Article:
- Last Updated on 10:50 AM 01/06/10
- BY Staff
The Southern Virginia Higher Education Center now offers the new College for Life-Long Learning (COLLL).
COLLL brings together the SVHEC’s popular PJ 50+ and special interest programs into one program providing non-credit courses for adults of all ages.
Registration for the new College for Life-Long Learning kicks off today with classes beginning Jan. 12.
“The SVHEC is very excited about this new program series,” said Patricia Ward, who is coordinating this program for the SVHEC. “People in our region are looking to enhance their skill sets, prepare for a second or third career, or just take classes for enrichment. They do not necessarily wish to go for another degree but desire a non-credit class avenue. COLLL will provide this.”
Course offerings are grouped into terms, and the cost is $45 per term. The $45 fee allows participants to take as many classes as they like within that term. Spring Term I will begin Jan. 12 and run through Mar. 15; Spring Term II will run Mar. 16 through May 13.
With eight classes scheduled for each term, and a slate of top-notch instructors, the College for Life-Long Learning’s inaugural semester promises to be an exciting one, according to Ward.
Spring Term I will kick off with “Amazing American Women,” a look at the wild and wacky antics of American women—both famous and those overlooked by most history books. This class will be followed by Making Chinese Silk Flowers and Quilting.
Halifax Personal Chaplin Ami Hudson will lead a course entitled “Bad Girls of the Bible,” a look at some of the imperfect women from the Bible and what we can learn from them.
For educators looking for recertification points, Ward said “Using Internet Technology for Classrooms” is the perfect solution. The class, taught by Dr. David House, will explore and identify novel approaches to using the Internet in the classroom, including Open Source, Free and Pay for Service software.
Accomplished amateur musician Tim Owen will lead “Making Music for the Non-Musician,” a come one, come all jam session for musicians of all abilities.
Rounding out Term I are book discussions on two thought-provoking works: “The Help” by Kathryn Stockett and “The Great Emergence” by Phyllis Tickle.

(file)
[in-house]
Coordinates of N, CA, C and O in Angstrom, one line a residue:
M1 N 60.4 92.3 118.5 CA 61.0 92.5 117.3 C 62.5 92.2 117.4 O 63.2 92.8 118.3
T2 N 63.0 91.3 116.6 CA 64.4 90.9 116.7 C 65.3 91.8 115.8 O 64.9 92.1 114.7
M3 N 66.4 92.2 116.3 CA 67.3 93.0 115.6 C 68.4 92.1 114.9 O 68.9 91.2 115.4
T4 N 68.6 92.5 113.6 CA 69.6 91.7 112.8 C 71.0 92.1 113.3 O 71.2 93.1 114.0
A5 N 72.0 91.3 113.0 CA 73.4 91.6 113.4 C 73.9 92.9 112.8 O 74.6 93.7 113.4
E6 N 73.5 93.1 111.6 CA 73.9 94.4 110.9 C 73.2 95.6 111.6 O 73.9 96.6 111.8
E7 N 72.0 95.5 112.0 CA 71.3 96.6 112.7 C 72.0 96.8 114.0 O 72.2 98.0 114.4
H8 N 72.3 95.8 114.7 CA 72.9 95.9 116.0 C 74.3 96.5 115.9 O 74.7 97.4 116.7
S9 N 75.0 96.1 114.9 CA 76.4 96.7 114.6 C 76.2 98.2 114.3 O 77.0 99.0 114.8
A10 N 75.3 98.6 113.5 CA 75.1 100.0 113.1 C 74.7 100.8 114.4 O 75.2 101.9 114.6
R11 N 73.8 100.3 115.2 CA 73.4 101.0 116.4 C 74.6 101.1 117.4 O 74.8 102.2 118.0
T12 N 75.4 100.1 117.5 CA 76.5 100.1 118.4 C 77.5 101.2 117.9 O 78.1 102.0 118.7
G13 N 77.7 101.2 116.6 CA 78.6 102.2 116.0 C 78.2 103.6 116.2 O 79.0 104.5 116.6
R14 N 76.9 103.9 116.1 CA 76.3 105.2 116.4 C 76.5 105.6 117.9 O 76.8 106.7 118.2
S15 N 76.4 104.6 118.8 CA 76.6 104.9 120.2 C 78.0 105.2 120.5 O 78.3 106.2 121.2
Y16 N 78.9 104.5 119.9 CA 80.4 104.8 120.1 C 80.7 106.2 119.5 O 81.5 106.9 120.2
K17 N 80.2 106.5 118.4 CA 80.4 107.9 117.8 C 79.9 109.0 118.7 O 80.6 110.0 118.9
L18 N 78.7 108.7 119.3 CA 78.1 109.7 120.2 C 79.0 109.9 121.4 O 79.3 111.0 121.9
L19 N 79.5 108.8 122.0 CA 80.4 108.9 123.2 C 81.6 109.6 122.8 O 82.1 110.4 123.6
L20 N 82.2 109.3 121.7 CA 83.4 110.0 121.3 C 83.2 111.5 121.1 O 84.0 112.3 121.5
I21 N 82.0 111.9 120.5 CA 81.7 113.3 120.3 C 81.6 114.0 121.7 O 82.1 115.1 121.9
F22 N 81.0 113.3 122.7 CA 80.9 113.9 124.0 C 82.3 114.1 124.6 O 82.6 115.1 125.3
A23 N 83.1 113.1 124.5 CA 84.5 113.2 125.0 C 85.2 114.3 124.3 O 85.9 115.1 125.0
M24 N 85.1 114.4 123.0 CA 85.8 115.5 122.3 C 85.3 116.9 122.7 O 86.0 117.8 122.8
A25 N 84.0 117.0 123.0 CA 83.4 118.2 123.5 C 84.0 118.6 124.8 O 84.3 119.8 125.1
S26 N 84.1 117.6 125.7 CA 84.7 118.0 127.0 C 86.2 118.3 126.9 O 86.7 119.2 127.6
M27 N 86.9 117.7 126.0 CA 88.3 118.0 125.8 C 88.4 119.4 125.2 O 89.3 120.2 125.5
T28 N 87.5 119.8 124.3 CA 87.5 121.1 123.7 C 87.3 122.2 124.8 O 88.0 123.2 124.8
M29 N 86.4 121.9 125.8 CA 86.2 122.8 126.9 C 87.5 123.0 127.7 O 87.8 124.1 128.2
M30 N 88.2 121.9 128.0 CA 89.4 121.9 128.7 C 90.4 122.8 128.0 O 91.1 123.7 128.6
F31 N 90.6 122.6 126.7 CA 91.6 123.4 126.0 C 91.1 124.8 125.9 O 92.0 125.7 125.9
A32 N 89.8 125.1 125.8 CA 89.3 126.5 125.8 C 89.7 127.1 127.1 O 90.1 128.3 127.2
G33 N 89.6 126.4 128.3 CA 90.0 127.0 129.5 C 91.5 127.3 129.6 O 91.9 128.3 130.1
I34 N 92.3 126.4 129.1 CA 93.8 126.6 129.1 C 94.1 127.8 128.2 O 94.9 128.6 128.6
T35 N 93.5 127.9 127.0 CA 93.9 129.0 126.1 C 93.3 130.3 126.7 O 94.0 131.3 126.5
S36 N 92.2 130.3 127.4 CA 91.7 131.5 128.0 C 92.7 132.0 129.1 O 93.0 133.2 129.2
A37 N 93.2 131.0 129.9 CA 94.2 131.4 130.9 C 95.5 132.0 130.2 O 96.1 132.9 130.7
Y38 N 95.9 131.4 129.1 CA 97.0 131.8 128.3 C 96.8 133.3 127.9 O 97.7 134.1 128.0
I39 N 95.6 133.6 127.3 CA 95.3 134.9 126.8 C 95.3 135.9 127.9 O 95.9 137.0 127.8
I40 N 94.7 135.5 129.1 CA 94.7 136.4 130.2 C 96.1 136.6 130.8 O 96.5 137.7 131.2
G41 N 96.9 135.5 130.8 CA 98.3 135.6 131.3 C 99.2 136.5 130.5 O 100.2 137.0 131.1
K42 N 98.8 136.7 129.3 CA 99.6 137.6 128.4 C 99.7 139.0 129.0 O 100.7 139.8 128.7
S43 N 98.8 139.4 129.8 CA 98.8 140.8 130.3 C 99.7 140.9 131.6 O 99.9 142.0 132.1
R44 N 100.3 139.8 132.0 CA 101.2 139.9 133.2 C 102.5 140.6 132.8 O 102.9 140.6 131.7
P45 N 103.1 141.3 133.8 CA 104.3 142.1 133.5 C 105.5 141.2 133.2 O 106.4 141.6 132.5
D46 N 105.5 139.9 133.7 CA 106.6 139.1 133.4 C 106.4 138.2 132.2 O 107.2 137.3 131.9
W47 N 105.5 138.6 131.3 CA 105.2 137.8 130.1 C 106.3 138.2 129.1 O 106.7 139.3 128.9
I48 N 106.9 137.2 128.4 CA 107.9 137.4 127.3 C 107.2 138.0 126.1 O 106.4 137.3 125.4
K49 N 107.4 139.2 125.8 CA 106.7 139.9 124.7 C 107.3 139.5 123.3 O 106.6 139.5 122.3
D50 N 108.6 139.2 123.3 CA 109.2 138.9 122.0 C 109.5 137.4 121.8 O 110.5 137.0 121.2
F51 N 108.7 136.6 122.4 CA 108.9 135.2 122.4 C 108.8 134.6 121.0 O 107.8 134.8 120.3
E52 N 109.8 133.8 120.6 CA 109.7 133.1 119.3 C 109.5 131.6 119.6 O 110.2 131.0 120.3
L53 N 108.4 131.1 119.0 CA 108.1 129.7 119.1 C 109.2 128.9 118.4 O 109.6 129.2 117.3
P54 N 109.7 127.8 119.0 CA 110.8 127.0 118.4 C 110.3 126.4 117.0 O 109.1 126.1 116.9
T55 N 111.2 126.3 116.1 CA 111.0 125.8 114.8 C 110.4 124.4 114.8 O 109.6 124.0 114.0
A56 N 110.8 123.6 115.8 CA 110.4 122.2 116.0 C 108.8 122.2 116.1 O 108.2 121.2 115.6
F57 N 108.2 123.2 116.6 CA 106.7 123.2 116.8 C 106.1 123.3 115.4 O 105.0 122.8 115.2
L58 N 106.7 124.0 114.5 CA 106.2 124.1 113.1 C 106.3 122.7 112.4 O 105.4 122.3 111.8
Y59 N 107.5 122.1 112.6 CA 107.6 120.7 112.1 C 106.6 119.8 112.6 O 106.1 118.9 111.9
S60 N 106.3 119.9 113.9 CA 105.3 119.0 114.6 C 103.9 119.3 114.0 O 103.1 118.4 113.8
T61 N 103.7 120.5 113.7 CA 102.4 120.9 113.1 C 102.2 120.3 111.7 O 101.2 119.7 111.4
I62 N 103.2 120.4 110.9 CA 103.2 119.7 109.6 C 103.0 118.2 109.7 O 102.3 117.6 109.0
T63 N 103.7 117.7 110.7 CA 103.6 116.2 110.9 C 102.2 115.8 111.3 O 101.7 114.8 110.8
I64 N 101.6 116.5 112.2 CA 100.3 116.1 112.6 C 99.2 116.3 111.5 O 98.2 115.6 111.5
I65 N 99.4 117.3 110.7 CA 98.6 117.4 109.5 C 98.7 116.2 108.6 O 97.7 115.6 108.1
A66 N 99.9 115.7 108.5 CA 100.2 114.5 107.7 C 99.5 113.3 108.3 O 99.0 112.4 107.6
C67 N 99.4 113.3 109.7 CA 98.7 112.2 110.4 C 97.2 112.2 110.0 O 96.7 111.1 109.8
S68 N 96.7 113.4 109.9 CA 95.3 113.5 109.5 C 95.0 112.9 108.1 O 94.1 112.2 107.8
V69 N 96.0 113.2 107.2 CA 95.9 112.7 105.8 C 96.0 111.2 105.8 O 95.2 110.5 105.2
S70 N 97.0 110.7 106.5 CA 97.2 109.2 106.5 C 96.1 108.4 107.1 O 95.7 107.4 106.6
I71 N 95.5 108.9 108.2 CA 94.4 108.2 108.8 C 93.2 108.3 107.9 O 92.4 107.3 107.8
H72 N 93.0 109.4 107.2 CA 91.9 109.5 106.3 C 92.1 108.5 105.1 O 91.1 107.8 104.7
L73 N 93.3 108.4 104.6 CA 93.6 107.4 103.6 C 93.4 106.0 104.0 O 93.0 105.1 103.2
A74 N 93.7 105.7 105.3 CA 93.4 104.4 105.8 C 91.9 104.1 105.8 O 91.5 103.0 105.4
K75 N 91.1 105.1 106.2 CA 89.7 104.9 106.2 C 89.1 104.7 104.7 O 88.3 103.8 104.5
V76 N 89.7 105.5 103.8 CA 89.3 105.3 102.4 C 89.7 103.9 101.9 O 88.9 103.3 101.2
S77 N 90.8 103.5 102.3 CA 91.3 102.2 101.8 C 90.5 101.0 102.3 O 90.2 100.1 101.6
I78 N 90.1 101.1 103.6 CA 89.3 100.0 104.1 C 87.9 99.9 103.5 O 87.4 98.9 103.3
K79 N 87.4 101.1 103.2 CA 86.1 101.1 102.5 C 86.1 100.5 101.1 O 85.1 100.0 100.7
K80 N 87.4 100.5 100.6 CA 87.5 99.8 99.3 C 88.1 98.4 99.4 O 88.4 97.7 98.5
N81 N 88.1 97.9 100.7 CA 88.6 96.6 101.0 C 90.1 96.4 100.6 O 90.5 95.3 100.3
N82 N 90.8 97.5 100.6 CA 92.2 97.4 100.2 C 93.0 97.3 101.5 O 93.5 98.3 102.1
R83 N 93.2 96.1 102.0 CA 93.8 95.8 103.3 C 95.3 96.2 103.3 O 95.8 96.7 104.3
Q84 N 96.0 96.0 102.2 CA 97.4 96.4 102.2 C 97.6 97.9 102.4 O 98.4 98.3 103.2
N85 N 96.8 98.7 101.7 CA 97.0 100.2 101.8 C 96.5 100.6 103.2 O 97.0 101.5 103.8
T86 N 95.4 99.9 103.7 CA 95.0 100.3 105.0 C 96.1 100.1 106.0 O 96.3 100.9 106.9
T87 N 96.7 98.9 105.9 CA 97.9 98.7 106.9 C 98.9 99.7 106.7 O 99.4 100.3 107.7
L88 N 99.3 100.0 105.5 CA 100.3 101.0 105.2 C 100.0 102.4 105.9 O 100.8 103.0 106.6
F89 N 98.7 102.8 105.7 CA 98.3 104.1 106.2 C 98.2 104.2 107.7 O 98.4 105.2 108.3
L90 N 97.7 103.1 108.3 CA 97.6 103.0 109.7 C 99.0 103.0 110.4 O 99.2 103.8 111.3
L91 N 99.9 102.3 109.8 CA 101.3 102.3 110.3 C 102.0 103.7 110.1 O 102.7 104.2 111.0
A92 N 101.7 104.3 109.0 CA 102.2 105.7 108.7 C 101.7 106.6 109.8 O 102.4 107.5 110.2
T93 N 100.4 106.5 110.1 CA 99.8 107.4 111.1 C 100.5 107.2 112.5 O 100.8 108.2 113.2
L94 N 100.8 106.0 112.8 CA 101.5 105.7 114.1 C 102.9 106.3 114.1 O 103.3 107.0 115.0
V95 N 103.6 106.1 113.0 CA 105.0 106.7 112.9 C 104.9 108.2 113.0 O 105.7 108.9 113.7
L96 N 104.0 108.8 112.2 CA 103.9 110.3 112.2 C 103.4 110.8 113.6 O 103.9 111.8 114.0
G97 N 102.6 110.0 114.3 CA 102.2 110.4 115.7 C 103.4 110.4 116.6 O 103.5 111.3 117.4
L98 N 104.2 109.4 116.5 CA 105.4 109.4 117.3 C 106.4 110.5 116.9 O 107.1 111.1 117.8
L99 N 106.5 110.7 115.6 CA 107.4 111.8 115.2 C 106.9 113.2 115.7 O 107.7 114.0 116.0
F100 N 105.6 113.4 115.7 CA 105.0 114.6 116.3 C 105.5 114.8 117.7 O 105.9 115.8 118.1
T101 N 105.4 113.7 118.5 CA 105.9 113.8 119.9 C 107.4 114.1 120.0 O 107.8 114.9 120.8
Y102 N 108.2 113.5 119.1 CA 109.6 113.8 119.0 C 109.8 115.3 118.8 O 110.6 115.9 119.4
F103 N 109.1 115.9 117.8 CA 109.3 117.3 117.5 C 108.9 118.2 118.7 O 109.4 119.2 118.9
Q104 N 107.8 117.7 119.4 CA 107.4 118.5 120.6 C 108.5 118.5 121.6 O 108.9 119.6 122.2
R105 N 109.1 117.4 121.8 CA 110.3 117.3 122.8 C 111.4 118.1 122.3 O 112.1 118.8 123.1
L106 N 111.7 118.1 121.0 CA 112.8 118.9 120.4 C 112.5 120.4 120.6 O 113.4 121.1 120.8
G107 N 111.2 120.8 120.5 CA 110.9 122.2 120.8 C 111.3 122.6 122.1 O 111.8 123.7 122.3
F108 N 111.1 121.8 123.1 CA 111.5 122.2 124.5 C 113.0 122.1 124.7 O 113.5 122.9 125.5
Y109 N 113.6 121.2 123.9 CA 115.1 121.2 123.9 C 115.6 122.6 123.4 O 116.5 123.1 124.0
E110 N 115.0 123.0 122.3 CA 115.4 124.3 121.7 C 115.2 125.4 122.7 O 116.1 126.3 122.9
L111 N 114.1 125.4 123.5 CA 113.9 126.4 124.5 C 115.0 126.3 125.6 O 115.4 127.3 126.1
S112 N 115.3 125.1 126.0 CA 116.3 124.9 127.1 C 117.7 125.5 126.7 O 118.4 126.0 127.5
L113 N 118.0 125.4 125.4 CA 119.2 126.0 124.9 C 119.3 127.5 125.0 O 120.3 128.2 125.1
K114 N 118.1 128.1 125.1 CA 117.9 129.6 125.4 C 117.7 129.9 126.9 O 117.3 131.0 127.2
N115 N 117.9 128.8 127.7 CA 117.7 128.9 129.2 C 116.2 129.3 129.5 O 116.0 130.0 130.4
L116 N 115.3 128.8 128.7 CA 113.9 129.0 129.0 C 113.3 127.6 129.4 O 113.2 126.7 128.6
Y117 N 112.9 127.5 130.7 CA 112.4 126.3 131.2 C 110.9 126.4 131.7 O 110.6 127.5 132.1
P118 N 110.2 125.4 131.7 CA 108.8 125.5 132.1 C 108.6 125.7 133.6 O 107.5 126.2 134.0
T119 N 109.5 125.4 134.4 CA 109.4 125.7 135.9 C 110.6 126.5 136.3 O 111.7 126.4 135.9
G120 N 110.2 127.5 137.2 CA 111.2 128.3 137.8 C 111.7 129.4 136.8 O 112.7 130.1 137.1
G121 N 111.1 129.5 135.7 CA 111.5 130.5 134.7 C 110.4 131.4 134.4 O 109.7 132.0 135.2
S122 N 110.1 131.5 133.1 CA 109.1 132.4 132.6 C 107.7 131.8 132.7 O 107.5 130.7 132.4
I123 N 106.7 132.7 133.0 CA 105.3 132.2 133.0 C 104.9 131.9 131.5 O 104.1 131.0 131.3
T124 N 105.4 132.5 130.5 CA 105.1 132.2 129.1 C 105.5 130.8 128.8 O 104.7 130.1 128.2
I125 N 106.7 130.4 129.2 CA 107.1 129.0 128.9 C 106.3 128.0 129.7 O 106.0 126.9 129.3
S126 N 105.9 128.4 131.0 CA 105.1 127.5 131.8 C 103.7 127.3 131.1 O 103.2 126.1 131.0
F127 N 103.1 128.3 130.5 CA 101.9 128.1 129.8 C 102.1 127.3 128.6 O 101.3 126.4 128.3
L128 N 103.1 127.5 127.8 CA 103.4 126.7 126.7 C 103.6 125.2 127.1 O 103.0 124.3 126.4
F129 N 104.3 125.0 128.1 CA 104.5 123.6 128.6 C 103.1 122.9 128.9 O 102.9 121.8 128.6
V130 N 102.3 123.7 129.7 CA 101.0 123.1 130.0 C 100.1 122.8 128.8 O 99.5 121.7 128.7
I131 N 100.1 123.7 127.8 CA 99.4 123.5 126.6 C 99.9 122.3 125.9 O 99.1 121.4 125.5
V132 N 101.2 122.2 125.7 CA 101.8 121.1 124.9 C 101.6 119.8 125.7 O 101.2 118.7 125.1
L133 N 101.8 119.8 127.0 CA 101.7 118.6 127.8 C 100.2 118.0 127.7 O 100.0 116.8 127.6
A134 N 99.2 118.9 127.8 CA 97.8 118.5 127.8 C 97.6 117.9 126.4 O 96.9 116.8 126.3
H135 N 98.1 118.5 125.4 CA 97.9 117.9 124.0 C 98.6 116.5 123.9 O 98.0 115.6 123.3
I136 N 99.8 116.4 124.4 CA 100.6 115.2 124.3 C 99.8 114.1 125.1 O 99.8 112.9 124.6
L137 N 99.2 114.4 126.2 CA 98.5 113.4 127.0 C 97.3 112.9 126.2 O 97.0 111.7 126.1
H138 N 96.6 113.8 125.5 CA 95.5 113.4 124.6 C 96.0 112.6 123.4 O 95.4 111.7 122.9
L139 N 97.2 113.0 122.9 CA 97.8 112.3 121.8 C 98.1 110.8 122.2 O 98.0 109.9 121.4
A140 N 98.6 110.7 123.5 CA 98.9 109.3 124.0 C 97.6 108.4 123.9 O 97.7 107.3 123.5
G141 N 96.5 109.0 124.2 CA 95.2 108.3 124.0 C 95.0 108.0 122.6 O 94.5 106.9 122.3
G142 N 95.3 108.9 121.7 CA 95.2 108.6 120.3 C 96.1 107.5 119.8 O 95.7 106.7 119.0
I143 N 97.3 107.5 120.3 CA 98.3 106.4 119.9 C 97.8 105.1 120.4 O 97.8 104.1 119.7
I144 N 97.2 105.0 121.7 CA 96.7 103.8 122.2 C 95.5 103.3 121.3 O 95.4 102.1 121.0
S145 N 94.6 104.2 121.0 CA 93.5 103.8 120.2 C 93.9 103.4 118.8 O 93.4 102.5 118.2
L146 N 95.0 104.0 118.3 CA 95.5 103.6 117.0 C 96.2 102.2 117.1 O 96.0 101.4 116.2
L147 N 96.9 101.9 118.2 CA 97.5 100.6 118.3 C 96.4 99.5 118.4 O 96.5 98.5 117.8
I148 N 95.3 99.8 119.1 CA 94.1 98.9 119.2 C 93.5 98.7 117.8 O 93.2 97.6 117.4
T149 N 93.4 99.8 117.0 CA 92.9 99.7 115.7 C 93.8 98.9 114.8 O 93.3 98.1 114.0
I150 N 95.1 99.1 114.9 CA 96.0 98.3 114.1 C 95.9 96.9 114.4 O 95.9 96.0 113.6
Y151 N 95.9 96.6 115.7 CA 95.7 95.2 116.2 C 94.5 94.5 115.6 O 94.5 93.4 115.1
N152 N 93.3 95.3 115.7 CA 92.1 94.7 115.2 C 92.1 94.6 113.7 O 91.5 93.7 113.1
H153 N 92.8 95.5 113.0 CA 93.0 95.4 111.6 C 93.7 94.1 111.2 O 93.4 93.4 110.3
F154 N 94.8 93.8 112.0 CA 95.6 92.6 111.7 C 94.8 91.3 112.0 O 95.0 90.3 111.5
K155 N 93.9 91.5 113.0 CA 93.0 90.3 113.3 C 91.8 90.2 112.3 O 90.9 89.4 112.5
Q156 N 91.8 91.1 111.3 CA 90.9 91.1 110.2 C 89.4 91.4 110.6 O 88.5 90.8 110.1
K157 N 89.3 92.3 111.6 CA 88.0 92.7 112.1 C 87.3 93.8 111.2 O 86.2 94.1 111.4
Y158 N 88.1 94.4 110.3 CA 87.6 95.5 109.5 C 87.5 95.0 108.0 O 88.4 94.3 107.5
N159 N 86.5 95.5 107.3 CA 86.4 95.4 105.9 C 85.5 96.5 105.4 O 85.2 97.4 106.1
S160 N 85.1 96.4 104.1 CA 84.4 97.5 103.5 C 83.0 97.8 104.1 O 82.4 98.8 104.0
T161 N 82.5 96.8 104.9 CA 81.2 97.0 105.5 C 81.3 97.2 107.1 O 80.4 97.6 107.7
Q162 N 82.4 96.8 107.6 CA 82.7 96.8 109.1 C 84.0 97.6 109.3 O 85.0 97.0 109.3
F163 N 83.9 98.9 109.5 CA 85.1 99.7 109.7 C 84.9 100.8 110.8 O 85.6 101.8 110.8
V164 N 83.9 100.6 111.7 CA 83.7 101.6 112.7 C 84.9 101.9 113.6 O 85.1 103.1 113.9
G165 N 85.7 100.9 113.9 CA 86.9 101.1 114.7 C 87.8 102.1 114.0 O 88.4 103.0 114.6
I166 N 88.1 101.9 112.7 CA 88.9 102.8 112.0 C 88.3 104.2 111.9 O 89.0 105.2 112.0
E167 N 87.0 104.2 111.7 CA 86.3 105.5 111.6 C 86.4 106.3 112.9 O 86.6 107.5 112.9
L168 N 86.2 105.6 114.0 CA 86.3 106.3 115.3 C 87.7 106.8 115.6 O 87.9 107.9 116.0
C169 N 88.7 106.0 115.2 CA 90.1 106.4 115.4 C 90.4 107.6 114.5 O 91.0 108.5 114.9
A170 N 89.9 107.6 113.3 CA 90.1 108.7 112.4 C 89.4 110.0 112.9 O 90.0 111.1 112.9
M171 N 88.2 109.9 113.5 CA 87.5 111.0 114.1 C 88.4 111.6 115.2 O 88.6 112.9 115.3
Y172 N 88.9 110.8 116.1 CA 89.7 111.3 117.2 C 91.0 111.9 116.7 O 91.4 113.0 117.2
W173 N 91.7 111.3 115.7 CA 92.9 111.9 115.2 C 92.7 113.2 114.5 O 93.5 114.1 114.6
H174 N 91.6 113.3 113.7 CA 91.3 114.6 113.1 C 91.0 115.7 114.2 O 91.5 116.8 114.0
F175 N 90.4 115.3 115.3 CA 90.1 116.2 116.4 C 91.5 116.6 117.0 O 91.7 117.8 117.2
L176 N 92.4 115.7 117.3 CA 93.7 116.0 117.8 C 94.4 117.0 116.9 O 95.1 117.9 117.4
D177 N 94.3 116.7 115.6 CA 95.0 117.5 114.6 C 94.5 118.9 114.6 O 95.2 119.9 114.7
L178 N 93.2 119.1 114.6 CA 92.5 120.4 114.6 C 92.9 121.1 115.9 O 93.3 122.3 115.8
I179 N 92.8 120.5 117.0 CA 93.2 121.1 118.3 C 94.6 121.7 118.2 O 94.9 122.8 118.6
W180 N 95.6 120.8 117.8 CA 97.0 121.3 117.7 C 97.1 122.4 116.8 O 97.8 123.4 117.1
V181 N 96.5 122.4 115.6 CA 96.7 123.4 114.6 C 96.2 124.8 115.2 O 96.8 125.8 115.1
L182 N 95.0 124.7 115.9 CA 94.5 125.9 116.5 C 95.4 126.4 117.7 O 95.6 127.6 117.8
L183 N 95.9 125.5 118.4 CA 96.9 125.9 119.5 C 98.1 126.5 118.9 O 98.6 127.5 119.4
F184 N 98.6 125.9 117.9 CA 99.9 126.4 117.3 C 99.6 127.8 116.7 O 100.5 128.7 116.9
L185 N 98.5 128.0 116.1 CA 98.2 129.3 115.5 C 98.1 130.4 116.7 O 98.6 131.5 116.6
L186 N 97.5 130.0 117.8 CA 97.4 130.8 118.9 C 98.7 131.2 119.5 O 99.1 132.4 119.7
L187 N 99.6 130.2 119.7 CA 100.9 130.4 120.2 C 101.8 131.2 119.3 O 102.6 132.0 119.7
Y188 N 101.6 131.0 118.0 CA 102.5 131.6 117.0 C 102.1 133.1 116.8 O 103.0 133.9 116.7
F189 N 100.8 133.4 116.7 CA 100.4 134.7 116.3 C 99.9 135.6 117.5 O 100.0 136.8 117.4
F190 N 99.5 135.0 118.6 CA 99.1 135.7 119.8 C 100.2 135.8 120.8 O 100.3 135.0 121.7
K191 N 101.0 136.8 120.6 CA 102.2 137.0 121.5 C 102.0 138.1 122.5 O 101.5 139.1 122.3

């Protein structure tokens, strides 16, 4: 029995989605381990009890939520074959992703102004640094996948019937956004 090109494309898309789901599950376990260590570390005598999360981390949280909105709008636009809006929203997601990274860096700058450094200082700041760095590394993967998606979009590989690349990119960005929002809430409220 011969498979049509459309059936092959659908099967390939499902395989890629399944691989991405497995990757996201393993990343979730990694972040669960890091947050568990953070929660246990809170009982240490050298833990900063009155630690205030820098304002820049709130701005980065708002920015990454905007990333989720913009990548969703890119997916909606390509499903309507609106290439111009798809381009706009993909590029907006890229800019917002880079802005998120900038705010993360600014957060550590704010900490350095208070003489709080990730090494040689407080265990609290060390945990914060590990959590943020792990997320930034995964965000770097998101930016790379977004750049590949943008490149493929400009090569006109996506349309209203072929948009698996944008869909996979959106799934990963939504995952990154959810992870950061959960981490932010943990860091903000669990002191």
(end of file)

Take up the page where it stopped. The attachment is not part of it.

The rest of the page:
The College for Life-Long Learning’s Spring Term II will offer even more opportunities for personal and professional enrichment.
Term II will begin Mar. 16 with “Gardening with the Master Gardeners.” Just in time for spring, this course will give participants quality horticulture knowledge from a team of Halifax County Master Gardeners. On Apr. 10, the Master Gardeners will return for an all day Gardening Symposium covering new trends in gardening.
“Staying Healthy During the Healthcare Crisis,” a 10-part health and wellness series, will give participants the tools and information needed to take a more proactive role in his/her personal health and healthcare decisions.
Larry Harris, director of the Longwood Small Business Development Center, will lead a course on starting a small business. This course, for new and existing entrepreneurs, will provide valuable information and tips to help small businesses thrive and survive in the recovering economy.
Those interested in learning more about the Facebook and social networking craze will enjoy “Facebook for Adults,” while “Digital Photography: Tips and Tricks” will give participants the tools they need to take beautiful digital photos.
Book discussions on Jon Meachem’s “The American Gospel” and Hillary Jordan’s “Mudbound” will complete Term II’s course offerings.
Father Gary Butterworth will lead the discussion on Meachem’s work examining the Founding Fathers’ view of faith, and how they ultimately created a nation in which belief in God is a matter of choice.
SVHEC’s Data Specialist and Mississippi native Catherine Stevens will lead the discussion on “Mudbound,” the story of an unlikely friendship between two World War II veterans who have returned to life on a farm in the Mississippi Delta. One is a white farmer haunted by his combat memories; the other is the son of black sharecroppers who must bear the indignities of the Jim Crow South despite returning to Mississippi a war hero.
“I think COLLL participants will be impressed with the caliber of all of our instructors—top notch, informed, professional, and entertaining,” said Ward.
The College for Life-Long Learning is an initiative of the Southern Virginia Higher Education Center.